I think this might be a case of us enthusiasts living in our own sheltered world and assuming the rest of the buying public will agree with us. In the actual car buying world, things will be quite different.

    A couple of examples:

    Purists – “if they build a sedan and suv/crossover, the brand is dead”
    Reality – Those two models are Porsche’s two best selling models.

    Purists – “”if they build a suv/crossover, the brand is dead”
    Reality – Jaguar sales are sky rocketing and i now see F-Pace’s everywhere

    I fully expect the largest/highest riding Mini to be their best selling model, even though it faithful to the purists ideal of what a Mini “should be.

    • 0 avatar

      Not sure about that. Motoringfile, a MINI-dedicated blog, likes it a lot:

      • 0 avatar

        I can’t look at the link, blocked on the work computer. However, it is good to hear that the mini faithful appreciate it for what it is.

        If i were to buy a mini, the turbo/manual/all4 countryman would probably be my pick. It has enough room to be actually useful, but is still small enough to be very maneuverable

    • 0 avatar

      My wife has an R55 clubman that she absolutely adores. It’s been a surprisingly solid little car in the couple of years we’ve had it. We decided to try out the current minis and hated all of them. The new ones just feel too much like normal cars. If I wanted a normal car, I’d just go buy a Corolla or Camry and be done with it. The quirkiness and character that the old cars had is gone. They feel like the neutered front wheel drive BMW’s that they are and that’s really depressing.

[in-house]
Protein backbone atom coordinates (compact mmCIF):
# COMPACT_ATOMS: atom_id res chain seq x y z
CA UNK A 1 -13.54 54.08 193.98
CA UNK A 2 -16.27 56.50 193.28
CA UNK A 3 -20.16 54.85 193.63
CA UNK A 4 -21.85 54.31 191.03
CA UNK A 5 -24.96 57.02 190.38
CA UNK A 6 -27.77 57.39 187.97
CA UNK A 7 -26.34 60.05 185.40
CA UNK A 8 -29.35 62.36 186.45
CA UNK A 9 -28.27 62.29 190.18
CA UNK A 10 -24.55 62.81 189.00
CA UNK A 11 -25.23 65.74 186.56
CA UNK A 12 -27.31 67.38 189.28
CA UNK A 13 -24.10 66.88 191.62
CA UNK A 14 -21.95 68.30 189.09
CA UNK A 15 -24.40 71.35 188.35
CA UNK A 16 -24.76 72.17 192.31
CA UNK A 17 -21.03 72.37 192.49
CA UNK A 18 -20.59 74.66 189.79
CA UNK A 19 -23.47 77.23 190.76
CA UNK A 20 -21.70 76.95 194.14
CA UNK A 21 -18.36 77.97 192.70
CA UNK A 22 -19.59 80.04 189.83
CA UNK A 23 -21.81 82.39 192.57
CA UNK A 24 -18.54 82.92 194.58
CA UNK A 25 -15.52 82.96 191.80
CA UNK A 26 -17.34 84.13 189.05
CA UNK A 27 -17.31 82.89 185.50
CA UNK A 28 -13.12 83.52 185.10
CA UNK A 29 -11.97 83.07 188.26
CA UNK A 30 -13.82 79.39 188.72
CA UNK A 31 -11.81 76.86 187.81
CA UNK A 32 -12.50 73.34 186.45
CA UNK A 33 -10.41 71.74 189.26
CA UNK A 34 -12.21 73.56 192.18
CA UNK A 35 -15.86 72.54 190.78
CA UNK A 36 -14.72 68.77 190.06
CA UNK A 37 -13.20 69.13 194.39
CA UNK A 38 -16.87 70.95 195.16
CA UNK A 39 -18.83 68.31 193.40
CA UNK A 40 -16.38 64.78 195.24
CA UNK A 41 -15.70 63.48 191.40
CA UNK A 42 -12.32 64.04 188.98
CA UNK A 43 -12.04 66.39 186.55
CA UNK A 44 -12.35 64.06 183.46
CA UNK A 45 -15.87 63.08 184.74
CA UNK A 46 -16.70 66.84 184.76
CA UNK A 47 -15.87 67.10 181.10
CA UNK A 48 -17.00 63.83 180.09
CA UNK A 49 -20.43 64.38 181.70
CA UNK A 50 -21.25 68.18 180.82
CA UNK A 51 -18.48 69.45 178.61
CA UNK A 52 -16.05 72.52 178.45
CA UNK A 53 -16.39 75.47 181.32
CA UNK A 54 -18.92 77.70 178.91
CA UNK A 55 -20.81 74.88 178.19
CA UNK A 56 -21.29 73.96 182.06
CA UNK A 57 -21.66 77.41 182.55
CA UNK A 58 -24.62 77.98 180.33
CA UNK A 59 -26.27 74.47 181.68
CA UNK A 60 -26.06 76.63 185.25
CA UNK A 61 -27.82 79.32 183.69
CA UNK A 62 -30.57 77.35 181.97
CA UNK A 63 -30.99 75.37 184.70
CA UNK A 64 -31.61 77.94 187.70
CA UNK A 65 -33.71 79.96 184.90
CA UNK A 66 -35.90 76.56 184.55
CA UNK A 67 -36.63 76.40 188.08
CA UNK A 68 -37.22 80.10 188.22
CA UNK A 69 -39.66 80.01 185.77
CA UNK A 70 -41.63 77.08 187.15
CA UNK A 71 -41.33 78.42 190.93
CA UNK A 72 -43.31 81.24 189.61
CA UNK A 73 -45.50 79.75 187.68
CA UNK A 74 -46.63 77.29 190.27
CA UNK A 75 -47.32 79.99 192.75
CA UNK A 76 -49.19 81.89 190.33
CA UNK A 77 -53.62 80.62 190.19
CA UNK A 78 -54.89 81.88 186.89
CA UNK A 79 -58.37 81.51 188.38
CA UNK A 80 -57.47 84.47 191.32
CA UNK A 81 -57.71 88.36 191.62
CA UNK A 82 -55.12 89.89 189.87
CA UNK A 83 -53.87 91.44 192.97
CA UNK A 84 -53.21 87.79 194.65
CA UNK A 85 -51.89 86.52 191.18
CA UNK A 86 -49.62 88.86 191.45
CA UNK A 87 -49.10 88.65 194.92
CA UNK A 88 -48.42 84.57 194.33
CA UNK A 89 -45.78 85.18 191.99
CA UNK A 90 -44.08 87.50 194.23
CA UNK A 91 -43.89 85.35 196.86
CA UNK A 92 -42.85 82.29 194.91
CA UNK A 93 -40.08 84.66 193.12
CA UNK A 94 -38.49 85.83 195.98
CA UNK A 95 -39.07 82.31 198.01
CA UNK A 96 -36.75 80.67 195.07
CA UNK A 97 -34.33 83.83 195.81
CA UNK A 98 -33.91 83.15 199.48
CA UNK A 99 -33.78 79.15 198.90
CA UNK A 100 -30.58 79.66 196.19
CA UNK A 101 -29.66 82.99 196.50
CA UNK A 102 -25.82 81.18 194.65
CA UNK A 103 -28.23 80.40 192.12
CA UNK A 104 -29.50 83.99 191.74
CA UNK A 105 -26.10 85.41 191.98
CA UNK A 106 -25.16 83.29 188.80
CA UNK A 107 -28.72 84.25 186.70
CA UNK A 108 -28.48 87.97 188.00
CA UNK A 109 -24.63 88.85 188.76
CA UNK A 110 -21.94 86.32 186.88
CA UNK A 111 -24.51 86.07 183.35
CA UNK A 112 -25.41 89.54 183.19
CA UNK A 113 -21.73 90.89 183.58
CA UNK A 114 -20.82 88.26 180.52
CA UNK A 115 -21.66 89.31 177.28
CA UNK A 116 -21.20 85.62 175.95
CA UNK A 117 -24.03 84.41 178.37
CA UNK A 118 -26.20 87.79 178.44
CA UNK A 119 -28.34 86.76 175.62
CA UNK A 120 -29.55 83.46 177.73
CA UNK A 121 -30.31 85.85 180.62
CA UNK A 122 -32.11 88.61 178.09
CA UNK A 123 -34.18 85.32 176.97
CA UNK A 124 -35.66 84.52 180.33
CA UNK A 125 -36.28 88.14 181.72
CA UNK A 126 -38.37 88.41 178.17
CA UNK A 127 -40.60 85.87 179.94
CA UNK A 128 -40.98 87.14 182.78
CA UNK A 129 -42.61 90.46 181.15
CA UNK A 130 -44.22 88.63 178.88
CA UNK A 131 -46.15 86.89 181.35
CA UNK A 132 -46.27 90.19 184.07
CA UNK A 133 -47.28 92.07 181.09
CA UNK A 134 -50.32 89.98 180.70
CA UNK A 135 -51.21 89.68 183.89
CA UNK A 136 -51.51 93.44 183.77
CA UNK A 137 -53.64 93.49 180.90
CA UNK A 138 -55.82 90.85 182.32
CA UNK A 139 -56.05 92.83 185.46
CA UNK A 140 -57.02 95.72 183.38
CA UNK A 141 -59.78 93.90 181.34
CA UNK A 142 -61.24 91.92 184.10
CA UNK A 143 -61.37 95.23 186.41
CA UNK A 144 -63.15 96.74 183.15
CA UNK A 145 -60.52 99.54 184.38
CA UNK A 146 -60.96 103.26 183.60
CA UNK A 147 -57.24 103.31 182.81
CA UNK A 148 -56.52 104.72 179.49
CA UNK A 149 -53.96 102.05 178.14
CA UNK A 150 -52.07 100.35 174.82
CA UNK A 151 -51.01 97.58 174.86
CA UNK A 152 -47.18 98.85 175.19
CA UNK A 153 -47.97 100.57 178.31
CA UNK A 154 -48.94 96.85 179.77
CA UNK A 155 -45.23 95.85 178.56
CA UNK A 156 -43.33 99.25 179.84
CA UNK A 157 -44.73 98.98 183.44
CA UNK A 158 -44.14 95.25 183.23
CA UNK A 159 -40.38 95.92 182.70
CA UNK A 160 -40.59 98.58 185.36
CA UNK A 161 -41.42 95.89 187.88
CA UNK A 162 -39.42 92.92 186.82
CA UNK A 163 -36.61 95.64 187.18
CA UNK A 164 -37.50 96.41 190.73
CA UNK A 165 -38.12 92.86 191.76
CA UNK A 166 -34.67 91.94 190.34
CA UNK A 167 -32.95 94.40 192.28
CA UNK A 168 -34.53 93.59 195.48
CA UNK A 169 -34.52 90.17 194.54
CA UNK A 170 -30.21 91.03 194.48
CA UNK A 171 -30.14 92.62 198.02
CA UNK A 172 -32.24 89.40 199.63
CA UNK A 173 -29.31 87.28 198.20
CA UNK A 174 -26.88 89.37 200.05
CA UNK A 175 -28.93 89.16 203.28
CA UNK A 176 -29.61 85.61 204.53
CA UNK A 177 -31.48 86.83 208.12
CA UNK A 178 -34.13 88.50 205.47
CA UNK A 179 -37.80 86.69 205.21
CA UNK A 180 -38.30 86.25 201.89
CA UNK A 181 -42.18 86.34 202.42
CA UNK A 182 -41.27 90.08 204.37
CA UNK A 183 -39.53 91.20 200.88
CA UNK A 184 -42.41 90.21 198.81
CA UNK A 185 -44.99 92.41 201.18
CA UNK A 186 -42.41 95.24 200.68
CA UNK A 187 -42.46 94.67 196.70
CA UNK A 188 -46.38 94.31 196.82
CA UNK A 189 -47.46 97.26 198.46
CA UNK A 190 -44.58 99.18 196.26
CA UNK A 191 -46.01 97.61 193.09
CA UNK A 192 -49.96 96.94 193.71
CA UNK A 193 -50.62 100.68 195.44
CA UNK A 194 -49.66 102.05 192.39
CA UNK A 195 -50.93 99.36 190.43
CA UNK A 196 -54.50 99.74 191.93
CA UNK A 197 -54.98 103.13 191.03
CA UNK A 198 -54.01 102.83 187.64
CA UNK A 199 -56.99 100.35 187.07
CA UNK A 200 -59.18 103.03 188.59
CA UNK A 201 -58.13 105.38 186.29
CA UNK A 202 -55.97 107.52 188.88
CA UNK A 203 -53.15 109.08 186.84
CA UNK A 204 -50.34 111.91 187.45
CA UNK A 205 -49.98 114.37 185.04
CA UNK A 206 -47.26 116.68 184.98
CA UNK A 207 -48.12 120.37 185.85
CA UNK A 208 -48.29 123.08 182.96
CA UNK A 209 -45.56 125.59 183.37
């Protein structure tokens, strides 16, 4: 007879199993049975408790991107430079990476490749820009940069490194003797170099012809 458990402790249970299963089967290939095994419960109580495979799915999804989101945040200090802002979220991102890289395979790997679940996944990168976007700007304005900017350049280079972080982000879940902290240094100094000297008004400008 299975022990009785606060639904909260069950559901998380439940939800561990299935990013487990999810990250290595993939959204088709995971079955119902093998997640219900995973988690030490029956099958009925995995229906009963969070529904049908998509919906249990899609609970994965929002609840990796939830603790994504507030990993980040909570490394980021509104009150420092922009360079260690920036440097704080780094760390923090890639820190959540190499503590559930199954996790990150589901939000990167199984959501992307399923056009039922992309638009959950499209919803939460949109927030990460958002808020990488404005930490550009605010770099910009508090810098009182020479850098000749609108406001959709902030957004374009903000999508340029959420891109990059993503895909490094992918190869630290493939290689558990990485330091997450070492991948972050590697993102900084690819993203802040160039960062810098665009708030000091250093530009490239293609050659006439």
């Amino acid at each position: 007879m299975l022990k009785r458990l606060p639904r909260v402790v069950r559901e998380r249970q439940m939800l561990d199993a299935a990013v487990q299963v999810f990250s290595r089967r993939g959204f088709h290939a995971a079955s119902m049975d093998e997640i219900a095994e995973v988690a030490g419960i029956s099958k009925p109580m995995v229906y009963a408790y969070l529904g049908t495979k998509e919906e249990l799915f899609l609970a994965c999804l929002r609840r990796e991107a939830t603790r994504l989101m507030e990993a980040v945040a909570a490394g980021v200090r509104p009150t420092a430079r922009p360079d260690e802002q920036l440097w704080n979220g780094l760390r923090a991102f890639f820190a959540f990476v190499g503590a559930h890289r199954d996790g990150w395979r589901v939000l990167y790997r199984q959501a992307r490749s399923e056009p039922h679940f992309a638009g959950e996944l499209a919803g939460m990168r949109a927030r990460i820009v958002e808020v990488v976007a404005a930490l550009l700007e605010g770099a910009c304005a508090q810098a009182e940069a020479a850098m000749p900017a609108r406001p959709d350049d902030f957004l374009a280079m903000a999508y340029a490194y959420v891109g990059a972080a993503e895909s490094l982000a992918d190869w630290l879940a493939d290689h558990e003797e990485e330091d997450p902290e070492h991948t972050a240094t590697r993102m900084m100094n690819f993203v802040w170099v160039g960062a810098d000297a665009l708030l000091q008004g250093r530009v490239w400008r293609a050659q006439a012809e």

• avatar

    Being a MINI S owner, I am going with the article is mostly true. I absolutely love my MINI and will drive it forever. My wife really wanted to like the Countryman S All4 (2015), sadly the extra weight, automatic and AWD made it slow and unresponsive. Since the new Countryman did not address any of these issues, I am sure we will remain a one MINI house.

    • 0 avatar

      Did you try it with the manual?

      • 0 avatar

        This is in reference to the automatic only. I have tried about a dozen times to teach my wife the clutch in different cars. She has no desire to learn and fails. I do not need anything bigger than my Hardtop S.

    • 0 avatar

      You’re comparing the R60 to the F60. What’s changed between R60 and F60? Everything. New BMW engines, new chassis, new coding/wiring, etc… They’ve addressed the R60’s shortcomings as much as could be. Maybe you should test an F60 first, since you can easily see what’s different? Every review that I’ve read has said that it’s improved in every way from its predecessor, despite having grown.

  • avatar

    Brits want their Minis to have rubber donut suspension and 10in wheels, so…